Comparative Assessment of Modes of Reproductive Isolation among Four Species of Leopard Frogs (rana Pipiens Complex).

Abstract

It is well known that sympatric congeneric species maintain their respective identities by limiting interspecific gene exchange. Mayr (1963) has outlined the principal categories of mechanisms that result in reproductive isolation. Following Mecham (1961), he classifies such mechanisms as either pre mating (methods that limit wastage of reproductive effort and are subject to selective improvement) or postmating (methods that limit the success of interspecies matings and are not subject to direct selective improvement). Mayr stressed that typically it is the interplay of many reproductive isolating mechanisms that is responsible for limiting interspecific breeding, but that one factor often is dominant. For example, in anurans it is generally believed that the mating call is typically the primary factor responsible for accomplishing mating discrimination between congeners (Blair, 1974). In recent years, considerable attention has been focused on elucidating reproductive isolating mechanisms and associated gene-flow characteristics in species complexes. The leopard frogs, Rana pipiens complex, have proven useful subjects for such studies (Mecham, 1968; Platz, 1972, 1976, 1981; Platz and Platz, 1973; Kruse and Dunlap, 1976; Frost and Bagnara, 1977a, 1977b; Sage and Selander, 1979; Hillis, 1981) because member species generally share narrow zones of geographical contact. Although progress has been made much remains to be learned about repro-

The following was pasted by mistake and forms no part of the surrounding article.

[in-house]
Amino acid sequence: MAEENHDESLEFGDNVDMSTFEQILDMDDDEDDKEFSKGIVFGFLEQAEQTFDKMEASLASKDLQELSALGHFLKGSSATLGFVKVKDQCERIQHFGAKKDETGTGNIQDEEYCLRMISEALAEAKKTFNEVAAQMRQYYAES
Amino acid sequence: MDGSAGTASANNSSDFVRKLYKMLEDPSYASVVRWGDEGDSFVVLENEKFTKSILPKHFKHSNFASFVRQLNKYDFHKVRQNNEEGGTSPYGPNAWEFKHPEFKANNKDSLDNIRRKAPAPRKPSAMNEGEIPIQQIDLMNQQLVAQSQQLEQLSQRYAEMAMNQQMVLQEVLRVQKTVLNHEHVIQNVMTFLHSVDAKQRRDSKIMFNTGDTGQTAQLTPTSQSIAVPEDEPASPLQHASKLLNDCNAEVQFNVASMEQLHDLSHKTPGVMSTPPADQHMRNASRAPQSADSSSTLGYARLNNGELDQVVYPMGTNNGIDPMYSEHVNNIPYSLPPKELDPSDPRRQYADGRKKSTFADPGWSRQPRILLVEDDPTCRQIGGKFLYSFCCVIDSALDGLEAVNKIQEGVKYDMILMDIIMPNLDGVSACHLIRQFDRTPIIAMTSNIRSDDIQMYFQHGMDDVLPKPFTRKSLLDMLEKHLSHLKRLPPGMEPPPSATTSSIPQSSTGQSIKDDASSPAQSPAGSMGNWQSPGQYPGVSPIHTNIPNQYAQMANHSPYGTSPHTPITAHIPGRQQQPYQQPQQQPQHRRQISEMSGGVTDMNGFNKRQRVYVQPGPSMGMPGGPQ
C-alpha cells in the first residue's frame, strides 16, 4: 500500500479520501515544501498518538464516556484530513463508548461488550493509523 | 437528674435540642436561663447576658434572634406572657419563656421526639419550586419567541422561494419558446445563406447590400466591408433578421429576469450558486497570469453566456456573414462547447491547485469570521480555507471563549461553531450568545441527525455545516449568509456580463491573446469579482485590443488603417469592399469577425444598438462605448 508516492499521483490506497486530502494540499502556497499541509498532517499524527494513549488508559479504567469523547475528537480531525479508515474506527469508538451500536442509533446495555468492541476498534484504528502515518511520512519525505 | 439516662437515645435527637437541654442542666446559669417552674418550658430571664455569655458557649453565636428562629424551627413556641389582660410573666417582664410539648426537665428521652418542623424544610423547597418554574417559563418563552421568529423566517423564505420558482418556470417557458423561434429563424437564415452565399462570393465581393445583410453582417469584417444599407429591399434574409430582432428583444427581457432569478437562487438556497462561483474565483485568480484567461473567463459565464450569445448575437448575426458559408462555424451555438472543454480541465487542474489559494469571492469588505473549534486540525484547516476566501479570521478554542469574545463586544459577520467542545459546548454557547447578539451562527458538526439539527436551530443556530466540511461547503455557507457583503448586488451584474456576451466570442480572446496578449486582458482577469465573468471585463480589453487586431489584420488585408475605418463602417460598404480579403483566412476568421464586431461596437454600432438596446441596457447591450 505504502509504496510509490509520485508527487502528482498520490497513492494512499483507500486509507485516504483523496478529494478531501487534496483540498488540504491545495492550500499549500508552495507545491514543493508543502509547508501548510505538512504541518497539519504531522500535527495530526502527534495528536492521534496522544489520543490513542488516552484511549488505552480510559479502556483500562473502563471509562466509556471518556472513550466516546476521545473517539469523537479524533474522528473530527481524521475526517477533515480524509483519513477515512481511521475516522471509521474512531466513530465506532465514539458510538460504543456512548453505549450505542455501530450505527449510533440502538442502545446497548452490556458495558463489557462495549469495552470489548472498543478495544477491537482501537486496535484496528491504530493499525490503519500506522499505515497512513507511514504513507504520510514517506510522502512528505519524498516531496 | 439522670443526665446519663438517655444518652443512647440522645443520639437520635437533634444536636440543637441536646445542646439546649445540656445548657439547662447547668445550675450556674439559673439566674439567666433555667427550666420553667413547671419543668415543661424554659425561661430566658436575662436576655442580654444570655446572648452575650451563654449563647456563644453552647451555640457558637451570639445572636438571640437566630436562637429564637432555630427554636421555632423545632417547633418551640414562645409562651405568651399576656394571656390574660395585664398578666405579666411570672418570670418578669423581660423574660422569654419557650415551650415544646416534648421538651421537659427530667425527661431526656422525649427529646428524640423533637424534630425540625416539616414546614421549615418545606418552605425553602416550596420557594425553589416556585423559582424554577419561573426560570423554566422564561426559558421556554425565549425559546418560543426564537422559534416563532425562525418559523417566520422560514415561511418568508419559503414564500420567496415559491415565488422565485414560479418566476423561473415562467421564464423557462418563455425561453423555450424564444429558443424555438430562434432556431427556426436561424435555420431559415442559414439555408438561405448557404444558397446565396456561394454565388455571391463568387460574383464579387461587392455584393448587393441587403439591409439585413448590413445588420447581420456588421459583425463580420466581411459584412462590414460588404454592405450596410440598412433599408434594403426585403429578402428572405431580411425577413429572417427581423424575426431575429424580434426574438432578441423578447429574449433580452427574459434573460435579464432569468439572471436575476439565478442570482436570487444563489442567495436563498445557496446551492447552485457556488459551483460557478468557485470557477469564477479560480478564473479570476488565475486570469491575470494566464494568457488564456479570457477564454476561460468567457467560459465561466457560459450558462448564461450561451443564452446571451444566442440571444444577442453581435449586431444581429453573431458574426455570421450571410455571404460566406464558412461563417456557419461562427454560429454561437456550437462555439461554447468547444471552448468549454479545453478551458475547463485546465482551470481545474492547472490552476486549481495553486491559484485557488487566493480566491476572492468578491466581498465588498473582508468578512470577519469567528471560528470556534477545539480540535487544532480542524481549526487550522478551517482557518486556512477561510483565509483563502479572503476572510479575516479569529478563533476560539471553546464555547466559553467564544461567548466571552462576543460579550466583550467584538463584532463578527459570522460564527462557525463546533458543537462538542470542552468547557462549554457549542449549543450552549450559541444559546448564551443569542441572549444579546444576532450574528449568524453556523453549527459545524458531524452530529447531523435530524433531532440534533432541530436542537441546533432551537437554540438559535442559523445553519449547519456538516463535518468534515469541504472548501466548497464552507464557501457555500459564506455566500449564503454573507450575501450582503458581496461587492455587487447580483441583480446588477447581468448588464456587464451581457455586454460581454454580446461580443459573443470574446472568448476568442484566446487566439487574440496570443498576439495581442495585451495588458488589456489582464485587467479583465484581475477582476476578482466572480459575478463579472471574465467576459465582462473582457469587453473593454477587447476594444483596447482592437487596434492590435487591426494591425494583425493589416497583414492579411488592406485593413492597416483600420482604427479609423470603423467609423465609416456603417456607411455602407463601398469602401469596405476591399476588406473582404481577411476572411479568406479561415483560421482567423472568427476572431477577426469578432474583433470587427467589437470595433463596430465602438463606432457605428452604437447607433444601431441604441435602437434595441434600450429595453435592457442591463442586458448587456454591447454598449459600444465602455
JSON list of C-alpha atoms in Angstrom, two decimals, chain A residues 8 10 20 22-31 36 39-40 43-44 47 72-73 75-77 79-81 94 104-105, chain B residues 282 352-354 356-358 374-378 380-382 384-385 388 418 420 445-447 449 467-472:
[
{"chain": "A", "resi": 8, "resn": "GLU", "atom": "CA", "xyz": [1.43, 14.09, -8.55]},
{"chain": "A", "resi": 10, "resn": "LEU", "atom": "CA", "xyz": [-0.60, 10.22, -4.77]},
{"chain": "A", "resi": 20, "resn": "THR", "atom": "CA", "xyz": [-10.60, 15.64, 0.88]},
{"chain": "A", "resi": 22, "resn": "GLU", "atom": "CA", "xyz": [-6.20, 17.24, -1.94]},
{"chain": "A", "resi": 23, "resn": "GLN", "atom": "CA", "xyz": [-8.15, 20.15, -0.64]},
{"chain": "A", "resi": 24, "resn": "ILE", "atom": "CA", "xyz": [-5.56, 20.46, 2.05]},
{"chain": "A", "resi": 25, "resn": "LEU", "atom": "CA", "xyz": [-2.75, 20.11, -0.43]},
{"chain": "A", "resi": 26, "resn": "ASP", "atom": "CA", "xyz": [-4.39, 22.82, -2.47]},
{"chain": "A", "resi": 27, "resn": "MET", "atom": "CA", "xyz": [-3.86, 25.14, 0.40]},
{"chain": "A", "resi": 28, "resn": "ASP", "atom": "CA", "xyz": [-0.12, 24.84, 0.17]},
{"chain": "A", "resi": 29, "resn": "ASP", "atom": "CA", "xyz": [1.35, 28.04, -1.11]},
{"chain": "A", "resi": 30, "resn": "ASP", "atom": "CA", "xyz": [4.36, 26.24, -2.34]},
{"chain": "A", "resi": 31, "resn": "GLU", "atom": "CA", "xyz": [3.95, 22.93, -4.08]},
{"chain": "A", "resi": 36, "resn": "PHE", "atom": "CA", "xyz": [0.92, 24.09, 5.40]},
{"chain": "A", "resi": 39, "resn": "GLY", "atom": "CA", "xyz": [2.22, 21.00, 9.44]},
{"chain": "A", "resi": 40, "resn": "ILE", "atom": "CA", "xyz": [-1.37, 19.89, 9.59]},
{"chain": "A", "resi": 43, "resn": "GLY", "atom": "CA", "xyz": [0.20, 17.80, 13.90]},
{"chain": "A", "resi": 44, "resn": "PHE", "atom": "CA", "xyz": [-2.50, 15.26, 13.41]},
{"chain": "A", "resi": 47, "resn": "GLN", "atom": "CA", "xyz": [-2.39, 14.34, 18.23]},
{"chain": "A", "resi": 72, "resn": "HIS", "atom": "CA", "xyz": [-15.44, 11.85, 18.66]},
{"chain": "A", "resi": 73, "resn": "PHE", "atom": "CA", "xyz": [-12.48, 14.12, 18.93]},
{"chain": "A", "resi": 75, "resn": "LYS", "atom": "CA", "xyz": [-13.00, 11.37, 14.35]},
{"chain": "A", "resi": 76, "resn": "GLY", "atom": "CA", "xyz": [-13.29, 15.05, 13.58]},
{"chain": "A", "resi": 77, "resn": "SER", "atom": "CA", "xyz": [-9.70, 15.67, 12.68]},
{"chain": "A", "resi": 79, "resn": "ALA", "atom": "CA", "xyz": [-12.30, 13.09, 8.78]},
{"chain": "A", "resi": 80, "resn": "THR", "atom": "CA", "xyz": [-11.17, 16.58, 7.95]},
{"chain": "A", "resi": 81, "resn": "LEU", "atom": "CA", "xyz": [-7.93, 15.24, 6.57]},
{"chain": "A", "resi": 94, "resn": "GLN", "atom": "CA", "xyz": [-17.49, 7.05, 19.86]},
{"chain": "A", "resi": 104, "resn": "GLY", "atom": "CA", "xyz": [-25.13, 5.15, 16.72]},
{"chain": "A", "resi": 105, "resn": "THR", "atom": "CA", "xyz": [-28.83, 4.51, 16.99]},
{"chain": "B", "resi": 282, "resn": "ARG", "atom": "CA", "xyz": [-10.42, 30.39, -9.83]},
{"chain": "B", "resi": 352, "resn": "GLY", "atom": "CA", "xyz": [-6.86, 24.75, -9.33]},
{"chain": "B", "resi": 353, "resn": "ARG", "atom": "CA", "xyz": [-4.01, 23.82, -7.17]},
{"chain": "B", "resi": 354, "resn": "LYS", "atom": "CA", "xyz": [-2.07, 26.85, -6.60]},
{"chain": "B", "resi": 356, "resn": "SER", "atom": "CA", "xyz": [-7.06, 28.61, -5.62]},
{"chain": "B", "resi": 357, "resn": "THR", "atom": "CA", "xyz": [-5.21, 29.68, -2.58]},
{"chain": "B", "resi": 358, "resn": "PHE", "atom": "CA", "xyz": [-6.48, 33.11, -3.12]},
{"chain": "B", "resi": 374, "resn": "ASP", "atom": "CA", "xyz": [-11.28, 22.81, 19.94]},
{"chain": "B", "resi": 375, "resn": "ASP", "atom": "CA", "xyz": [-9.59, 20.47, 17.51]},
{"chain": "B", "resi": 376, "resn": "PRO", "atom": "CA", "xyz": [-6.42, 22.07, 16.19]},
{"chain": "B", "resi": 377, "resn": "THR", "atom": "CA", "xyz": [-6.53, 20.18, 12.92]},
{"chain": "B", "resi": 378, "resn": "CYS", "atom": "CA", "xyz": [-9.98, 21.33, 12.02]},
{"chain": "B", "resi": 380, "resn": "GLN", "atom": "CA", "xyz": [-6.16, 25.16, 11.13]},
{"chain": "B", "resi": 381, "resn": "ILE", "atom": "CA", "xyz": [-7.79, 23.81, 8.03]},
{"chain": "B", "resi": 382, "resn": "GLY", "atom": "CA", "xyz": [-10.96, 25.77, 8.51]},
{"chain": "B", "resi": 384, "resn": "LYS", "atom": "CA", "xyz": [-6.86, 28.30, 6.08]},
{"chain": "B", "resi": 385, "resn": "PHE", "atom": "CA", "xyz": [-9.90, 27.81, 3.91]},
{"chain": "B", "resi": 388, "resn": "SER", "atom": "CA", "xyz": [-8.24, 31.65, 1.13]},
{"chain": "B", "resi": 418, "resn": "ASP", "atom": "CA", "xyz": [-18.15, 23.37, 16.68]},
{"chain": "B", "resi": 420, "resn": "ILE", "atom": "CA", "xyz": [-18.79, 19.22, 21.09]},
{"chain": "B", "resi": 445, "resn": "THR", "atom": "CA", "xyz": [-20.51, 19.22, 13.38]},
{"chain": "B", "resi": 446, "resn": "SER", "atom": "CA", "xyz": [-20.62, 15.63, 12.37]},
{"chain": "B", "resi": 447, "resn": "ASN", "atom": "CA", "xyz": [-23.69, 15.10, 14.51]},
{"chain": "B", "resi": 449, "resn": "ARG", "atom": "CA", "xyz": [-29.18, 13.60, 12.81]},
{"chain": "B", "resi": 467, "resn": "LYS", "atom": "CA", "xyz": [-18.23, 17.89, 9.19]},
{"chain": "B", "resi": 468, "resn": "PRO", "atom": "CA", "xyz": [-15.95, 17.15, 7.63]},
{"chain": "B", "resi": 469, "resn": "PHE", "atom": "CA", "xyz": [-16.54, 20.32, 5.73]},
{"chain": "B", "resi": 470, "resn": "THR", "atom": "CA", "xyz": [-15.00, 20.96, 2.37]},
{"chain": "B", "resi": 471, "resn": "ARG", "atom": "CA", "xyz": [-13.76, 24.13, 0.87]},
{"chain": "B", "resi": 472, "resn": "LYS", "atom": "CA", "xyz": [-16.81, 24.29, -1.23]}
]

DOI: 10.1111/j.1558-5646.1983.tb05514.x

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Cite this paper

@article{Frost1983ComparativeAO, title={Comparative Assessment of Modes of Reproductive Isolation among Four Species of Leopard Frogs (rana Pipiens Complex).}, author={John S Frost and James Ernest Platz}, journal={Evolution; international journal of organic evolution}, year={1983}, volume={37 1}, pages={66-78} }